Often shared through social media, memes are now a core part of Internet culture. Their power
build strong communities among online users. Many are serious and. insightful, but most are
funny. Facebook moms, for instance, often share outdated Despicable Me Minion memes
because they find them amusing and relatable.

Memes come in the form of images, videos and GIFs. They serve as a platform for online trends
and are fora for engaging in cultural discourse. They unite people through humour, and they also
serve as springboards for social and political commentary.

As with other internet phenomena, memes are always evolving. People now use memes to share
news, making them popular among Jamaican businesses and institutions in the online space.
They are a great way to get instant feedback from the online public.

Meme popularity is a direct result of increased social media usage. In May, Global Stats reports
that 54.11% of Jamaicans use Facebook, 24.53% use Instagram and 10.46% use Twitter. This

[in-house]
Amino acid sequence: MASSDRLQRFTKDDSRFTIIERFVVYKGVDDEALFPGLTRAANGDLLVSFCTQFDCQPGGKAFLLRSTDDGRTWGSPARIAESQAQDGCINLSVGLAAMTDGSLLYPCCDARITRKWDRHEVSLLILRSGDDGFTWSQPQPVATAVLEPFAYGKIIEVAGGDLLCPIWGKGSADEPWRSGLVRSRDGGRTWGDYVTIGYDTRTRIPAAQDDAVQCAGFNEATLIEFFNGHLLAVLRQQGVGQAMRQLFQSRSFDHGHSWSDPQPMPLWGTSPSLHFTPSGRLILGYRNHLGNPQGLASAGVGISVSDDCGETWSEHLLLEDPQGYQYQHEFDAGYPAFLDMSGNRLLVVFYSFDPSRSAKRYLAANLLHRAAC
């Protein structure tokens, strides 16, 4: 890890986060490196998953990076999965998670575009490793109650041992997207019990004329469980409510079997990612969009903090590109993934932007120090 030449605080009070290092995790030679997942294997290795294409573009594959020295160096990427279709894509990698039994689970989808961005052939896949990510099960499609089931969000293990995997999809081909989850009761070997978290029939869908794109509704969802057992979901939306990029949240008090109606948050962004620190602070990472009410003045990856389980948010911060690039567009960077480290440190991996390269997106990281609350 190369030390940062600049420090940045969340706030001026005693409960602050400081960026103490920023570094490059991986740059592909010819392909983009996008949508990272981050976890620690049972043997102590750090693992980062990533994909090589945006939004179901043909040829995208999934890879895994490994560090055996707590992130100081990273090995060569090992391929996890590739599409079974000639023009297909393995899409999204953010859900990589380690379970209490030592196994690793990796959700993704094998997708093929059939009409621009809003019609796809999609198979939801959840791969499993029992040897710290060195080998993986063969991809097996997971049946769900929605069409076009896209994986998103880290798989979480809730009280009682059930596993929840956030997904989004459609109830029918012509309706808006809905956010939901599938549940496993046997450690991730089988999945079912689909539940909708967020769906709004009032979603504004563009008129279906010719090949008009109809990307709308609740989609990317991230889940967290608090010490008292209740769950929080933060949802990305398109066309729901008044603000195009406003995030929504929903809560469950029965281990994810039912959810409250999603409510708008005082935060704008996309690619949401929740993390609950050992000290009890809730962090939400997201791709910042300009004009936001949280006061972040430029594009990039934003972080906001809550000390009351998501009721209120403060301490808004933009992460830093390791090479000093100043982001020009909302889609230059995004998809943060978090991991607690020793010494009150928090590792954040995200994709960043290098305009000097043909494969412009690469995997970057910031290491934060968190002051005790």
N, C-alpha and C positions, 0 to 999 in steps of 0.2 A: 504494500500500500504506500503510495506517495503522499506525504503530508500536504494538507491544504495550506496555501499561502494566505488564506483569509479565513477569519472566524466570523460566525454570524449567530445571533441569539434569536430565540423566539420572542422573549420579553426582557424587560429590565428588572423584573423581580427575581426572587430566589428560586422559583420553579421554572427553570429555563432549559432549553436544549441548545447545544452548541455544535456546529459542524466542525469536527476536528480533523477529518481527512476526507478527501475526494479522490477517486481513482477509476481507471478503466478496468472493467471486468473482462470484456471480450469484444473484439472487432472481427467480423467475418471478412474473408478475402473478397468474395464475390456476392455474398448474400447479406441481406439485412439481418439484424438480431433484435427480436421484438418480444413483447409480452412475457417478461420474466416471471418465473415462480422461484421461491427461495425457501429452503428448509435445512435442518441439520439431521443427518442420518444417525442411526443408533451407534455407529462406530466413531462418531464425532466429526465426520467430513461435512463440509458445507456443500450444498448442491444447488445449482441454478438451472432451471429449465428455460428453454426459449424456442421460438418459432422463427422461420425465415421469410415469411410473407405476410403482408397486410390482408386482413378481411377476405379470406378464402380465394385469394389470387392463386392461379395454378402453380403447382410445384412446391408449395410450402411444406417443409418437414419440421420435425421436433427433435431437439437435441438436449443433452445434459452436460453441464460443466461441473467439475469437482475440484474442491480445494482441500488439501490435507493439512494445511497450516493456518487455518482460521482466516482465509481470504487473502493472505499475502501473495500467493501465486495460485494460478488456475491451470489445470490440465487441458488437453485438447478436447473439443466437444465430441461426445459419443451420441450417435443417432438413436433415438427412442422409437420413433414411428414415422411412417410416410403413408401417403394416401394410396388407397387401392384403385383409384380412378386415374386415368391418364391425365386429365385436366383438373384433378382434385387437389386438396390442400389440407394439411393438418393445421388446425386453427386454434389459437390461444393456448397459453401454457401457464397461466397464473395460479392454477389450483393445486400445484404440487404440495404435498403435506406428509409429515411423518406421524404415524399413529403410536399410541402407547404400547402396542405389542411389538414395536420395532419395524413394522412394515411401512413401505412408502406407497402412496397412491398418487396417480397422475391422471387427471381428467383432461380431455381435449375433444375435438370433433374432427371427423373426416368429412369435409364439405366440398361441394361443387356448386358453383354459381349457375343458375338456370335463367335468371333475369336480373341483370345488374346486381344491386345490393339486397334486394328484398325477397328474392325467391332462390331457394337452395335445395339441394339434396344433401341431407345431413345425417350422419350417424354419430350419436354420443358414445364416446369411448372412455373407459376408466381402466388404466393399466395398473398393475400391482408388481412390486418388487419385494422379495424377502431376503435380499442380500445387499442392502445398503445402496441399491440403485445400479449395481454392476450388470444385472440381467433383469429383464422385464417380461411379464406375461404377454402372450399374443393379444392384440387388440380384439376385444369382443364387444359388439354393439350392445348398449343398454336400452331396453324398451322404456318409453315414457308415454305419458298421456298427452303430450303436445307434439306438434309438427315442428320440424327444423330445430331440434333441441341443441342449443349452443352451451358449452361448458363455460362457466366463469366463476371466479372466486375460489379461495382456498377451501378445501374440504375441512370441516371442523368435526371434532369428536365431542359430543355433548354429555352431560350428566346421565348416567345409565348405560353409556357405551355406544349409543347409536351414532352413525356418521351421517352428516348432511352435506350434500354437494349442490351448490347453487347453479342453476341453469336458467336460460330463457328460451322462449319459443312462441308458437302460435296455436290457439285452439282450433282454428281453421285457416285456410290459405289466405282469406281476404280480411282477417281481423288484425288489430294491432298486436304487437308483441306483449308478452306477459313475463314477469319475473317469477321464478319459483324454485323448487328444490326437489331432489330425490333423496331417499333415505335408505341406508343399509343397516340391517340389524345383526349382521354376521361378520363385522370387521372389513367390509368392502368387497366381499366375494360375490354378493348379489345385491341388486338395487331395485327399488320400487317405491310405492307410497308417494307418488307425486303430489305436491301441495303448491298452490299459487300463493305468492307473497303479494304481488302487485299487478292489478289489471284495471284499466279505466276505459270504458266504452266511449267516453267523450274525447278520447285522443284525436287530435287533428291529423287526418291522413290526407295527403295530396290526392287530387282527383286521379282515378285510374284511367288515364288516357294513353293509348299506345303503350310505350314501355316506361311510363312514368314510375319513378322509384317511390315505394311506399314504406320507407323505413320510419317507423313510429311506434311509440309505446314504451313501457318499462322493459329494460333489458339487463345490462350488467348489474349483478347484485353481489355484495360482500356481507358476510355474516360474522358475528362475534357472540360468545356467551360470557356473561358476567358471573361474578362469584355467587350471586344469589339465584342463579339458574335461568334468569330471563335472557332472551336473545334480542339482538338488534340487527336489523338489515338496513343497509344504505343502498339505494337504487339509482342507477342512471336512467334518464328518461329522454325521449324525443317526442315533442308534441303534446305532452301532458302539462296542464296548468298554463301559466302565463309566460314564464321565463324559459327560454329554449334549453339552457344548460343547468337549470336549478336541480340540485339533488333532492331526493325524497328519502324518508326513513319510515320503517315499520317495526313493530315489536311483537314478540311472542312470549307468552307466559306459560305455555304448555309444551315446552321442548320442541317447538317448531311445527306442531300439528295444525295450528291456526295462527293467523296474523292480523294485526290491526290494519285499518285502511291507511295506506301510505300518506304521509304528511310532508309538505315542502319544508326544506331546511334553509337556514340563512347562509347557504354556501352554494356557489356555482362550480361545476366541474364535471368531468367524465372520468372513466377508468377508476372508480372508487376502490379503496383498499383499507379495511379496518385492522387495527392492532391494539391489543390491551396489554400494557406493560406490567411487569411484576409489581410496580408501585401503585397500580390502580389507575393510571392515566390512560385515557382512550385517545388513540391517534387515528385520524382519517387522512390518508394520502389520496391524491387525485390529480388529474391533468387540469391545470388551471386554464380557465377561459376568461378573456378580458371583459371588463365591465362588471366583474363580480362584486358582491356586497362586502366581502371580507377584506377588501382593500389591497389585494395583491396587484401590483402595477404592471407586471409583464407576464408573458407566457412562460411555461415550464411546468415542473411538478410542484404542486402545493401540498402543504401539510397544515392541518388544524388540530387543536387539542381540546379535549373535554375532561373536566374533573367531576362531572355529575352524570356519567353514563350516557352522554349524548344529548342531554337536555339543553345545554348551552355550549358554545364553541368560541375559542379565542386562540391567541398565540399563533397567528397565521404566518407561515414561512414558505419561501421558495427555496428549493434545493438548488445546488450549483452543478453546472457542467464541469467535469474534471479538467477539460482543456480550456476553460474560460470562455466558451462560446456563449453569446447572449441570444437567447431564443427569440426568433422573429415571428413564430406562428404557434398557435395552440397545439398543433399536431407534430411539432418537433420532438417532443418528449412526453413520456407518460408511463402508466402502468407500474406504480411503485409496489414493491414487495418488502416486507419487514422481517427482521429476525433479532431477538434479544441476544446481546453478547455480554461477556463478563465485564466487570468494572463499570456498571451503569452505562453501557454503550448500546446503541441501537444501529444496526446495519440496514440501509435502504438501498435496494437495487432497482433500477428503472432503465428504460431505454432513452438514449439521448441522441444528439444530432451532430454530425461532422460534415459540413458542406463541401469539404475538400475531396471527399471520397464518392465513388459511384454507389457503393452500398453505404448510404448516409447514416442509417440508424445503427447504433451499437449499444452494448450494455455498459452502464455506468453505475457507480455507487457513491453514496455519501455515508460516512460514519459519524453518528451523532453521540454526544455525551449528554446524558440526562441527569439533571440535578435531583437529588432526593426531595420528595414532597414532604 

influx of data comes with the steady decline in traditional media use, and changed the ways
Jamaicans consume information.

In the digital age, modern societies spend much of their time online. This has forced companies
and institutions to package and share information with the public in different ways. The private
and public sectors here are adapting to meme culture to capture the attention of and engage
target audiences. They clearly hope to foster better connections with Jamaicans by being seen as
more approachable.

This conscious brand positioning has already benefited conservative institutions like the
Jamaican Constabulary Force. The JCF often reaches out to communities for information about
criminals and are using memes effectively to this end. Such interaction needs a sense of trust
between parties that cannot be built in a space where people do not feel welcomed. By making
their brand more approachable, police help communities feel more comfortable sharing useful
information despite our “Informa fi dead” culture.

Memes are useful for sharing information for another reason. Younger generations have short
attention spans. Memes are simple to read and can be understood in a matter of seconds.
Jamaican social media pages such as This_is_a_blast show the value of memes in reaching to
audiences quickly and effectively.

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